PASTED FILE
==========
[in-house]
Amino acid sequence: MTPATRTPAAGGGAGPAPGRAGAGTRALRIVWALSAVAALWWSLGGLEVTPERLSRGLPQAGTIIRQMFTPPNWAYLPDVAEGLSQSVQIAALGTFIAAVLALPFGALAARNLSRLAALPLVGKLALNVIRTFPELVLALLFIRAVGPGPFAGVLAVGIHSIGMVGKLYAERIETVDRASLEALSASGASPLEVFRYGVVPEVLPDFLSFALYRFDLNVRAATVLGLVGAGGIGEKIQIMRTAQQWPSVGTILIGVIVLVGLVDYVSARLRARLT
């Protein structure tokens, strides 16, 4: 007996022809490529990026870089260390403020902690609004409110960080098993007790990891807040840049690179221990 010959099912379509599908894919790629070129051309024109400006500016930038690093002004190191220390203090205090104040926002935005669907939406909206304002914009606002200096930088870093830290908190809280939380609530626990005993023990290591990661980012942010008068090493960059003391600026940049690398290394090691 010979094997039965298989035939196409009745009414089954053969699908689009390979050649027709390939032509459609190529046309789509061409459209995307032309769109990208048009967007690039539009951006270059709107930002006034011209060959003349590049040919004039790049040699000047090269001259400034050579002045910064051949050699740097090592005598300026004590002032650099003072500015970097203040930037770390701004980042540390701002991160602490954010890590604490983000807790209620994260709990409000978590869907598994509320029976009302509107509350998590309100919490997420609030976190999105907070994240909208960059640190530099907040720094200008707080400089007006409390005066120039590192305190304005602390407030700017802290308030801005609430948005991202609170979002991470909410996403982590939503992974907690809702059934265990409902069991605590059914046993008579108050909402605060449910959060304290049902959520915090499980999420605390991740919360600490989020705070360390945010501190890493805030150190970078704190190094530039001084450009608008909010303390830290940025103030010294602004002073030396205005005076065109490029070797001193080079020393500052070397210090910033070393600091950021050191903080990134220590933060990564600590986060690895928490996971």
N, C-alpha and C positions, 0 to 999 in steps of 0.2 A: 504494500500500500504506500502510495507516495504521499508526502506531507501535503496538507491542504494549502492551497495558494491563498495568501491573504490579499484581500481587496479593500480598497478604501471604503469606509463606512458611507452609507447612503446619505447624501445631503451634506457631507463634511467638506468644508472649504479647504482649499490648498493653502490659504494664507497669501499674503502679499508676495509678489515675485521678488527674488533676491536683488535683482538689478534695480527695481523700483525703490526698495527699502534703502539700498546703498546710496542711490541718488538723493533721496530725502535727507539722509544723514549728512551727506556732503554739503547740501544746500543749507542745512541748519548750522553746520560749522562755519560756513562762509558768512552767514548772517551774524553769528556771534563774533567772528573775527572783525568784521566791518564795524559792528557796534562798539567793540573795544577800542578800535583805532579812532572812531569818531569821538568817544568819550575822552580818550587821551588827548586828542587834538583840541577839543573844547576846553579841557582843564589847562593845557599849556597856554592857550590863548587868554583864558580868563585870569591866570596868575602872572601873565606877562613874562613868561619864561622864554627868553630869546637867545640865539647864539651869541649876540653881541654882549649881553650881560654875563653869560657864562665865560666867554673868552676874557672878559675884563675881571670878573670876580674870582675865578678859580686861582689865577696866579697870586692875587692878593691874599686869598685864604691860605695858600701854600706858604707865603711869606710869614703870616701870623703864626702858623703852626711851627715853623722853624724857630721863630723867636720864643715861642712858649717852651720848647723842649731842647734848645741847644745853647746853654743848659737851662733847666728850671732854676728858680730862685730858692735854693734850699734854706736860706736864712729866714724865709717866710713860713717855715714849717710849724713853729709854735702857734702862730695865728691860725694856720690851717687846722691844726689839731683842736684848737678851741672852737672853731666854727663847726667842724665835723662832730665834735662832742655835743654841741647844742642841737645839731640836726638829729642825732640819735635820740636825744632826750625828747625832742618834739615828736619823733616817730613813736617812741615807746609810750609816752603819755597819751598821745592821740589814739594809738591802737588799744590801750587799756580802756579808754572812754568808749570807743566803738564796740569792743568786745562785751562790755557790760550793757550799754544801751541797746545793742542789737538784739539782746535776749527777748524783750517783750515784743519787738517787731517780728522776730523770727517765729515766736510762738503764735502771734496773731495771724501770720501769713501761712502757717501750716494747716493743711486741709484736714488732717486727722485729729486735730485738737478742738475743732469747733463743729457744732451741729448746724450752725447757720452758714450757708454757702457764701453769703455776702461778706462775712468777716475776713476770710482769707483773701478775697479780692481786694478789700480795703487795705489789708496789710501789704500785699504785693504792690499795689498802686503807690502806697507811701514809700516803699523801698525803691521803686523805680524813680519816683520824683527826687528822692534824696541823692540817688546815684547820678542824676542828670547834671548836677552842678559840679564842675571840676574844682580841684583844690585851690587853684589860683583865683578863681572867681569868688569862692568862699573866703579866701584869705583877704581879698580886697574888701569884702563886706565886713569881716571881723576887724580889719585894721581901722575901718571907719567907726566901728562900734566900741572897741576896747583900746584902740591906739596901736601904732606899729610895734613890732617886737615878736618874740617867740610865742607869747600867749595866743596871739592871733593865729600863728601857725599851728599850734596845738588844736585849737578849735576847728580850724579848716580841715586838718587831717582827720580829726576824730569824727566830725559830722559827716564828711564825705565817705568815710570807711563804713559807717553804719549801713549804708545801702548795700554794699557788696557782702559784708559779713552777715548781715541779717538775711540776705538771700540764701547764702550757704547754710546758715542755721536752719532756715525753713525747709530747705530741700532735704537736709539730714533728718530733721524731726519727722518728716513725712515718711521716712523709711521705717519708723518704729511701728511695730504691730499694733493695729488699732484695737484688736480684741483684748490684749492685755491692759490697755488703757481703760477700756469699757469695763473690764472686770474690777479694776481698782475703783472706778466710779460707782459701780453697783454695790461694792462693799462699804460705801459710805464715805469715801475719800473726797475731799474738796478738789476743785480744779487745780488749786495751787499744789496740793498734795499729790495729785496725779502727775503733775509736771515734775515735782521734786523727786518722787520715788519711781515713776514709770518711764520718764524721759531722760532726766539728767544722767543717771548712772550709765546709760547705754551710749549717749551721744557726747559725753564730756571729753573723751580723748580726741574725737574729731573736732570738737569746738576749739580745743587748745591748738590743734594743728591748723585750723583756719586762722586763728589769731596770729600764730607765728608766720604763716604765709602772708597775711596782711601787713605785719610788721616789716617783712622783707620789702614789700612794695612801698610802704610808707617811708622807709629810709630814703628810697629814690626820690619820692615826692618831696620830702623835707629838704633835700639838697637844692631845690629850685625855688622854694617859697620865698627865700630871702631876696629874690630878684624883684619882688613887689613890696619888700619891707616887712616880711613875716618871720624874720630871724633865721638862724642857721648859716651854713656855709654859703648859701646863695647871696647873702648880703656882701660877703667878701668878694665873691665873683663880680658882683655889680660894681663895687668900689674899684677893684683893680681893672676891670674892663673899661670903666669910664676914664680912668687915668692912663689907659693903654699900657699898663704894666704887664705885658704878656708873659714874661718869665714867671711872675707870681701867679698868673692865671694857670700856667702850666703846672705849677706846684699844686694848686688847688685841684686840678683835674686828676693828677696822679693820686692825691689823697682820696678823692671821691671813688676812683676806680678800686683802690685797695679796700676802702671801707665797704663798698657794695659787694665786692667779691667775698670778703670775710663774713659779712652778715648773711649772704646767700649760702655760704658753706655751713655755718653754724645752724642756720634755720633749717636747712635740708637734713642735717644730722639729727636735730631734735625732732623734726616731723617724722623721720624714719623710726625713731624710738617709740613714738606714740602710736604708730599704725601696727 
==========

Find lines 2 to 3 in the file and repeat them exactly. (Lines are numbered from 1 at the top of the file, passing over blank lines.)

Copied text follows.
Amino acid sequence: MTPATRTPAAGGGAGPAPGRAGAGTRALRIVWALSAVAALWWSLGGLEVTPERLSRGLPQAGTIIRQMFTPPNWAYLPDVAEGLSQSVQIAALGTFIAAVLALPFGALAARNLSRLAALPLVGKLALNVIRTFPELVLALLFIRAVGPGPFAGVLAVGIHSIGMVGKLYAERIETVDRASLEALSASGASPLEVFRYGVVPEVLPDFLSFALYRFDLNVRAATVLGLVGAGGIGEKIQIMRTAQQWPSVGTILIGVIVLVGLVDYVSARLRARLT
């Protein structure tokens, strides 16, 4: 007996022809490529990026870089260390403020902690609004409110960080098993007790990891807040840049690179221990 010959099912379509599908894919790629070129051309024109400006500016930038690093002004190191220390203090205090104040926002935005669907939406909206304002914009606002200096930088870093830290908190809280939380609530626990005993023990290591990661980012942010008068090493960059003391600026940049690398290394090691 010979094997039965298989035939196409009745009414089954053969699908689009390979050649027709390939032509459609190529046309789509061409459209995307032309769109990208048009967007690039539009951006270059709107930002006034011209060959003349590049040919004039790049040699000047090269001259400034050579002045910064051949050699740097090592005598300026004590002032650099003072500015970097203040930037770390701004980042540390701002991160602490954010890590604490983000807790209620994260709990409000978590869907598994509320029976009302509107509350998590309100919490997420609030976190999105907070994240909208960059640190530099907040720094200008707080400089007006409390005066120039590192305190304005602390407030700017802290308030801005609430948005991202609170979002991470909410996403982590939503992974907690809702059934265990409902069991605590059914046993008579108050909402605060449910959060304290049902959520915090499980999420605390991740919360600490989020705070360390945010501190890493805030150190970078704190190094530039001084450009608008909010303390830290940025103030010294602004002073030396205005005076065109490029070797001193080079020393500052070397210090910033070393600091950021050191903080990134220590933060990564600590986060690895928490996971």